Carrots, corn, and potatoes are piled at a food bank
Jonathan Ernst/Reuters

A vegetarian hunger-relief organization in Toronto argues that patrons shouldn’t be forced to choose between nutrition and their principles.

Gary (not his real name) arrived in Toronto from Calcutta almost three years ago, and he sometimes struggles to feed his family of six, which includes his parents and two small sons. He attends computer-programming classes and works part-time, but his shifts are irregular and his pay is minimum wage. Amid escalating food costs in one of North America’s hottest housing markets, Gary has learned to ask for help.

And so once a month, he finds his way to the Toronto Vegetarian Food Bank, where he fills his cart with brown rice, lentils, and deep green bunches of kale. Gary’s family practices a subset of Hinduism and he’s trying to maintain a cultural tradition of vegetarianism, so the food bank meets both his nutritional and spiritual needs. “The produce here is better than at the grocery store,” he says, standing next to his overflowing cart.

Established almost two years ago, the monthly Toronto Vegetarian Food Bank (TVFB) provides a rare service: It offers healthy food, including fruits and vegetables, grains, tofu, and plant-based milks, to vegetarians and vegans in need. In a small cafeteria, volunteers also serve vegan soups while clients wait for their turn to pick out groceries.

The TVFB is trying to combat generalized food insecurity, but it also has a much more specific mandate: Claiming that mainstream food banks often lack suitable offerings for vegans and vegetarians, the TVFB was founded on the premise that people who live below the poverty line shouldn’t have to abandon their core values in a time of vulnerability. The food bank, which relies on donations and fundraising, is a contradiction of the idea that “beggars can’t be choosers.”

“We believe that people are vegetarian or vegan for reasons that are important to them,” says Kimberly Carroll, a director of the TVFB and cofounder of Mercy for Animals Canada. “At most food banks, you’re faced with the choice of giving up your deepest held values or going hungry. When you’re already down on your luck, losing one more thing can be devastating. And being able to maintain your principles is directly related to the idea of dignity.”

Commitment to those principles is important to Holly (not her real name), who’s been vegan for five years and frequently relies on food banks. Like many of the TVFB’s clients and organizers, she spoke of mutually reinforcing ideals that encompass concerns about the planet, animal cruelty, and personal health. “At other food banks, the food was really cheap and often full of chemicals,” says Holly. “I couldn’t eat a lot of it and I would just pick up toilet paper and what little produce they had.”

While most food banks do try to supply vegetarian options, standard baskets still typically include eggs, milk, and canned fish—not ideal for vegans. Some of Ontario’s largest food banks have, in recent years, lamented the difficulties of providing fresh produce to clients, thanks to rising food prices. Unlike canned goods, which are shelf-stable for long periods of time, perishable goods can’t simply be dropped off by well-meaning individuals; instead, they are typically purchased or donated from wholesalers, and some banks have noted a decline in those donations in recent years.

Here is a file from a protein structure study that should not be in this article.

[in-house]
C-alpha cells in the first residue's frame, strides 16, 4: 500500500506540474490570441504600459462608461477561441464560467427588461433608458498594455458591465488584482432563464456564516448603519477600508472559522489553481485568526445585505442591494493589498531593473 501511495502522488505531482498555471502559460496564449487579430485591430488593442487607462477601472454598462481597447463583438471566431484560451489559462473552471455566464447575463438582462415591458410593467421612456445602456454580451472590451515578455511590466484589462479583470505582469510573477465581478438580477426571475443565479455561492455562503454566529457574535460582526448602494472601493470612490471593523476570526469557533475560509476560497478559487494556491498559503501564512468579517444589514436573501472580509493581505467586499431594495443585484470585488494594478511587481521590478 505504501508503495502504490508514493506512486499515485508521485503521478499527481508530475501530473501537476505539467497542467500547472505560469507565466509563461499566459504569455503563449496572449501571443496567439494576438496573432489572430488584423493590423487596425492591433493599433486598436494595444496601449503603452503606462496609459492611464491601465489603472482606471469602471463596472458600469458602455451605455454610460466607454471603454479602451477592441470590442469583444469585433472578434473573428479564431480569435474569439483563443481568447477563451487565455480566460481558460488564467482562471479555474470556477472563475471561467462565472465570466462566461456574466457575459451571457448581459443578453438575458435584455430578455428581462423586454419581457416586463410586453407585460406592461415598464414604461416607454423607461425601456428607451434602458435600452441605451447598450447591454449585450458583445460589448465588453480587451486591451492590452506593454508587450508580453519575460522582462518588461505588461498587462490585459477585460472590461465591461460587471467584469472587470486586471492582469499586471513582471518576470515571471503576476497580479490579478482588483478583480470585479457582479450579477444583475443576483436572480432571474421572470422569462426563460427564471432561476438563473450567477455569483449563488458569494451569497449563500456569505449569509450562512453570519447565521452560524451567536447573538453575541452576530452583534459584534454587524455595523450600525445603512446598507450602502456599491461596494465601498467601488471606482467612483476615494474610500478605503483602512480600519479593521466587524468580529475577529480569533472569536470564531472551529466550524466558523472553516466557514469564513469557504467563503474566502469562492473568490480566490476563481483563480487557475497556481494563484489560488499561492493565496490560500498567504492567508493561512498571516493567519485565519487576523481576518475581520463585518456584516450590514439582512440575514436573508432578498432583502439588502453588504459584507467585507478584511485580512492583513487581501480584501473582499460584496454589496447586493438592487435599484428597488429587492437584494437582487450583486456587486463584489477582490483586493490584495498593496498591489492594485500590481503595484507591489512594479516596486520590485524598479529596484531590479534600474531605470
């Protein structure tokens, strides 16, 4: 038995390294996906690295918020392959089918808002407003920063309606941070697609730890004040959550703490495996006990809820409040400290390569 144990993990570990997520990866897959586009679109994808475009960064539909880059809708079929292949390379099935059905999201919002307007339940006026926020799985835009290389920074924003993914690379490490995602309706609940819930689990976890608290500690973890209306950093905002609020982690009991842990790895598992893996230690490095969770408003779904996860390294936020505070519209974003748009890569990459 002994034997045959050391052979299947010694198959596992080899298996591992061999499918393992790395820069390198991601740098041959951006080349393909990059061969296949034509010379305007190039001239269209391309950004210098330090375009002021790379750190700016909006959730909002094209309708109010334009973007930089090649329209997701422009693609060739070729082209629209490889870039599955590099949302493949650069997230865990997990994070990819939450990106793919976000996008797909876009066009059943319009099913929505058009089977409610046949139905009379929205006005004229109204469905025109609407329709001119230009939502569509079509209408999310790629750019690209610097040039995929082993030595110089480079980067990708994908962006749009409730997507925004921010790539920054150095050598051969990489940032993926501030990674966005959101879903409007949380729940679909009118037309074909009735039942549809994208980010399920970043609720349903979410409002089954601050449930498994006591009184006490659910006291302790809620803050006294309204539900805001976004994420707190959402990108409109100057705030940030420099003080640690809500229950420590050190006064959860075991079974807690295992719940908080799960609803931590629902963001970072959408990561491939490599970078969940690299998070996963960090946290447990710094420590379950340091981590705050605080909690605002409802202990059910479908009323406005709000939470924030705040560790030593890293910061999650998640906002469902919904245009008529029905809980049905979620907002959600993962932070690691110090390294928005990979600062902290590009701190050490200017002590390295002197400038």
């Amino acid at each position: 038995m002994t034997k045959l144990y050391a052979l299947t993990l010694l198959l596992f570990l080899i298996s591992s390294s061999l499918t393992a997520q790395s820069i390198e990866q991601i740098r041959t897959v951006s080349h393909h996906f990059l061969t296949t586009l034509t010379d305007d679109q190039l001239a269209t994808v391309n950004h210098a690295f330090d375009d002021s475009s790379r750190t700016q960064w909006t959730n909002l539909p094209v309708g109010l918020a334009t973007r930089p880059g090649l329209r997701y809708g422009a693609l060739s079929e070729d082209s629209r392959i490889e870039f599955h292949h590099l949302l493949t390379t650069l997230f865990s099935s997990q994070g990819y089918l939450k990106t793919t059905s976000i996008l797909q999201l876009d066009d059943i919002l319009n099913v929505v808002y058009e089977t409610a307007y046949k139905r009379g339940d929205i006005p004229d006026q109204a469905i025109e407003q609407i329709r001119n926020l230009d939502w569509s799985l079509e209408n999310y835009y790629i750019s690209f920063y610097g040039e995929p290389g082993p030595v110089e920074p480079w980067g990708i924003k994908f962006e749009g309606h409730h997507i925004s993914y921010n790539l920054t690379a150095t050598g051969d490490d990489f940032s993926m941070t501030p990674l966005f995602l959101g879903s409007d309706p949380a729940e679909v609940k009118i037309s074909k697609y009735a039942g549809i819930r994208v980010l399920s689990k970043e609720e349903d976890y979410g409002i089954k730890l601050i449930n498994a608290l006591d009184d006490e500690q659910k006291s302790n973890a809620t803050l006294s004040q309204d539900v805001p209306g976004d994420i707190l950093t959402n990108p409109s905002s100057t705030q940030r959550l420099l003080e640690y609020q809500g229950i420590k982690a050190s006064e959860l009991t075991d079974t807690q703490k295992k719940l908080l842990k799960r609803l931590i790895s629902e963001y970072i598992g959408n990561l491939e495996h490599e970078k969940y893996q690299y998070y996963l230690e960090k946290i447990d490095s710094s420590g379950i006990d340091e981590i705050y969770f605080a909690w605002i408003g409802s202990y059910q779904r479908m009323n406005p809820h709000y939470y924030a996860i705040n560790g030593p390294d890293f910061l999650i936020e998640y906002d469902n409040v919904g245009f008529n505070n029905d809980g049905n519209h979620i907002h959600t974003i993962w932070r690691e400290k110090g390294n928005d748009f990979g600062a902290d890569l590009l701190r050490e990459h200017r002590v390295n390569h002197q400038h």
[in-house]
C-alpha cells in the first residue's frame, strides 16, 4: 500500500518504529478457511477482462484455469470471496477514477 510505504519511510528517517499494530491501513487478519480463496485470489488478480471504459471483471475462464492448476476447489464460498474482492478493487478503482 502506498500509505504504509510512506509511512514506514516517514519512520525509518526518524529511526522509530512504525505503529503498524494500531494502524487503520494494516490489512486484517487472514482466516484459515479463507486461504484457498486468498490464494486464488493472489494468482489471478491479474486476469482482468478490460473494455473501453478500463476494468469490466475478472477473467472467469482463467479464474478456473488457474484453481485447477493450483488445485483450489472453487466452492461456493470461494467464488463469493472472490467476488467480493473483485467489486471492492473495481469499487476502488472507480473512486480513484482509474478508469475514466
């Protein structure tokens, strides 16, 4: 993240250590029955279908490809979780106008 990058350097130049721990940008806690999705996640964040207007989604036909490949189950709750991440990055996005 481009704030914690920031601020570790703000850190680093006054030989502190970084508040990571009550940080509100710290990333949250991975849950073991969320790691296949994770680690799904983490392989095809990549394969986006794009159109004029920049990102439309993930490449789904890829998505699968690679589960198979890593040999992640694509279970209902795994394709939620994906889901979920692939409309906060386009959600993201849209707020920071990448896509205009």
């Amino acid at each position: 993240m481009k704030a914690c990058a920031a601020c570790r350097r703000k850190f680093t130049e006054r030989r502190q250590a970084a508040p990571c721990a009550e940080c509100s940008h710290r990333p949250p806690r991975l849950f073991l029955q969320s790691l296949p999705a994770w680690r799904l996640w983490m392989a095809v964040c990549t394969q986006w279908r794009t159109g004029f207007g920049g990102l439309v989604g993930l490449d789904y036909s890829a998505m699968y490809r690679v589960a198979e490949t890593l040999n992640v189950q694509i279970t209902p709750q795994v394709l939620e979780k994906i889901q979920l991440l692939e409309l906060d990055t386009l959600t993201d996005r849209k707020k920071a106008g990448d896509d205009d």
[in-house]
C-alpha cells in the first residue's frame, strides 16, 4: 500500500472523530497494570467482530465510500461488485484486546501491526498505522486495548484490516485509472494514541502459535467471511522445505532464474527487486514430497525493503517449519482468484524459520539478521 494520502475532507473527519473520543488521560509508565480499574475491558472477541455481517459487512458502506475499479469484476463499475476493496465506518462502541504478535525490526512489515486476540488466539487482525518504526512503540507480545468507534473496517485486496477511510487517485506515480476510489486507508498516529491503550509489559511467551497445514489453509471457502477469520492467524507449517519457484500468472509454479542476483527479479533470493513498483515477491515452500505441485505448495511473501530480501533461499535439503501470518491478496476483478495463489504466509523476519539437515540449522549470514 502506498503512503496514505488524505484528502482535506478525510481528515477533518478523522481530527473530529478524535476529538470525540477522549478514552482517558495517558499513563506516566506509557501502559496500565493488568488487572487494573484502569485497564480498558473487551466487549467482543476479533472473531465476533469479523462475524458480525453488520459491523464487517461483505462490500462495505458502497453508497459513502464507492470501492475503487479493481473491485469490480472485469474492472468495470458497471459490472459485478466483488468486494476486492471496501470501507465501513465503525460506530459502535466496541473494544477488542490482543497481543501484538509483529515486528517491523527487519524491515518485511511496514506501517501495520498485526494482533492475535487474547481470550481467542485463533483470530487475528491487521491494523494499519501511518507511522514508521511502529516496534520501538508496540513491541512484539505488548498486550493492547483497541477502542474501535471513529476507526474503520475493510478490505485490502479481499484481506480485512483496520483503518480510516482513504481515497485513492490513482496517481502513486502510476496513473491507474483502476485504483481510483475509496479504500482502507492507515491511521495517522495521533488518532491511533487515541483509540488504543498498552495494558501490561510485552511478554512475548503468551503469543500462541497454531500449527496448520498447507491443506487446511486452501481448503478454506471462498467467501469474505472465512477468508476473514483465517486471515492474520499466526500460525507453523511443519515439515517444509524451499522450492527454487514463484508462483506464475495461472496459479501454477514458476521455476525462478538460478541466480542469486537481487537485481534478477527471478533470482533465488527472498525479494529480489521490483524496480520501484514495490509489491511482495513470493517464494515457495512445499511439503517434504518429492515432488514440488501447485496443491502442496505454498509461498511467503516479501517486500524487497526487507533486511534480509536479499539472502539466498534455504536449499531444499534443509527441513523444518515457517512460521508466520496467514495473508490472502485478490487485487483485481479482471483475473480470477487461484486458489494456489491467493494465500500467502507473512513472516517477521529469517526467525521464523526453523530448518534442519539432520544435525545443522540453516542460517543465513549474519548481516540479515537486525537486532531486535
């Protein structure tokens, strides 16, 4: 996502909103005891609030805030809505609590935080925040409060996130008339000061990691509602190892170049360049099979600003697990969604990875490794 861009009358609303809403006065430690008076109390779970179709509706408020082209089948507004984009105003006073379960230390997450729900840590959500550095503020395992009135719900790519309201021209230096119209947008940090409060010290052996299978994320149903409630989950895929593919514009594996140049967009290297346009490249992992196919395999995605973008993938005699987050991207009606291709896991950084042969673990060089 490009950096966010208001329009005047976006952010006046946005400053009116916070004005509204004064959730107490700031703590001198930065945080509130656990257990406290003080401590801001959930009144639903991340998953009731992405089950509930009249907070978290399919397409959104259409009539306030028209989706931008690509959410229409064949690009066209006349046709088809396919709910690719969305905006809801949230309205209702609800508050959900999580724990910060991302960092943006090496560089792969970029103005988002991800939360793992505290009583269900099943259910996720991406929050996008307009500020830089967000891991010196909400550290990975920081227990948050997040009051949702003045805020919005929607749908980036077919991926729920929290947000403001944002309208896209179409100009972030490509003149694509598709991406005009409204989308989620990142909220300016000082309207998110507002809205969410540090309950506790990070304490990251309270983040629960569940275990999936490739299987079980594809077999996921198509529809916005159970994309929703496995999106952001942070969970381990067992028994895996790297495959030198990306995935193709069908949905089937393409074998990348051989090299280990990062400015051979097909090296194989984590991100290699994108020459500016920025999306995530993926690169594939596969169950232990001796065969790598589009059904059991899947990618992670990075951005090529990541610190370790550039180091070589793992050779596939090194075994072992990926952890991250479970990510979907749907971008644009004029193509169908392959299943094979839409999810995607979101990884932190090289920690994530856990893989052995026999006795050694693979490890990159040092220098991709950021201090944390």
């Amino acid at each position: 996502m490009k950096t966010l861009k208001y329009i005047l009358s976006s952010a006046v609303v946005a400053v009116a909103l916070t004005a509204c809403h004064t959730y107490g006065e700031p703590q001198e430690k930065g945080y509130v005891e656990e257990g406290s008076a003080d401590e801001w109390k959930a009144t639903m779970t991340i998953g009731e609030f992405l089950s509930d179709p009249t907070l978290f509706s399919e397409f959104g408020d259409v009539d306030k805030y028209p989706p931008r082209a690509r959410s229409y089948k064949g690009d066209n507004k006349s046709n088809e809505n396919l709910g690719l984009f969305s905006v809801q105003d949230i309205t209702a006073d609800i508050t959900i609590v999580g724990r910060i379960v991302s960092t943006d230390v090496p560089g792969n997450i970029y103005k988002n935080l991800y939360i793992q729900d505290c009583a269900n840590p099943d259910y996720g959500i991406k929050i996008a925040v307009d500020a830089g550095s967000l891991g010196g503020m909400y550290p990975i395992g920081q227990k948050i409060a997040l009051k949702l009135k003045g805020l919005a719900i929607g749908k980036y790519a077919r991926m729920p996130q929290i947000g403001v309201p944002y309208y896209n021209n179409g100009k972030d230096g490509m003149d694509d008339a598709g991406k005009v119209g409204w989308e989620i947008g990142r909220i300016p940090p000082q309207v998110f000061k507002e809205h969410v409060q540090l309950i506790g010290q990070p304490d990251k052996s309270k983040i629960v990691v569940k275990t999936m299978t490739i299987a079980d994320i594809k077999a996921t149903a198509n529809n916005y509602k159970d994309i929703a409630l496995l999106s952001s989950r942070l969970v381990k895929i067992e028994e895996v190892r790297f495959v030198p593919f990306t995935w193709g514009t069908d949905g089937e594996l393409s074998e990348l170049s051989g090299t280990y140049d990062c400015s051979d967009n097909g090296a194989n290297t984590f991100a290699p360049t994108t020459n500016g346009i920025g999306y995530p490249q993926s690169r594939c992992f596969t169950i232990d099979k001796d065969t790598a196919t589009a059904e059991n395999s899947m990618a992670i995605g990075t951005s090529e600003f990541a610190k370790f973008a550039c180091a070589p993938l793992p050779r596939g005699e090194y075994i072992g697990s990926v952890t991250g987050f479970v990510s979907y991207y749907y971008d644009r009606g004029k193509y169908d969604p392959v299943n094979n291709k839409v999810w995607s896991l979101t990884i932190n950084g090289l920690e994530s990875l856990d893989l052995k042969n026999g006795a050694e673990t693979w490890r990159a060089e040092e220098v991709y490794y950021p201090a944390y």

Stuffed with zucchini, broccoli, and tofu, a cart at the TVFB might be indistinguishable from one at Whole Foods. There are even pricey avocados waiting to ripen on a countertop. “People like avocados, but they can be out of reach,” says Mathew Noble, the executive director of the TVFB and a longtime animal rights activist. “We’re trying to feed people but we’re also trying to nourish their, you know, vibes.”

The TVFB is explicit about advocating for animal rights. Next to a check-in area, there’s a small table with piles of literature espousing the virtues of vegan living and condemning the horrors of factory farming. A staff nutritionist runs workshops about plant proteins, and clients are asked to fill out a form declaring themselves vegetarian, vegan, or “transitioning.” While some might see this as an unfair disqualification—after all, even those who eat animal products need access to fresh produce and grains—Noble says that it’s a necessary strategy for an organization with limited resources. Rather than draw a specific geographic catchment area—as many other food banks do—the TVFB selects clients across the Greater Toronto Area based on ideological needs. “I’ve been called an asshole and been told that I’m asking trick questions, but we really needed to draw a line in the sand,” says Noble.

Still, for all of the talk of animal rights and environmental advocacy, there’s no doubt that some of the TVFB’s members are less interested in ideology and more interested in dignity and simple access to healthy food.

For Katie, on long-term disability for Crohn’s disease, a gastrointestinal disorder with symptoms that can be partially managed through diet, the food quality here gives her a bit of a boost to deal with a difficult situation. “I never thought I’d be in this situation of having to rely on food banks,” she says. “I just want something that will nourish me and give me a little bit of pride.”

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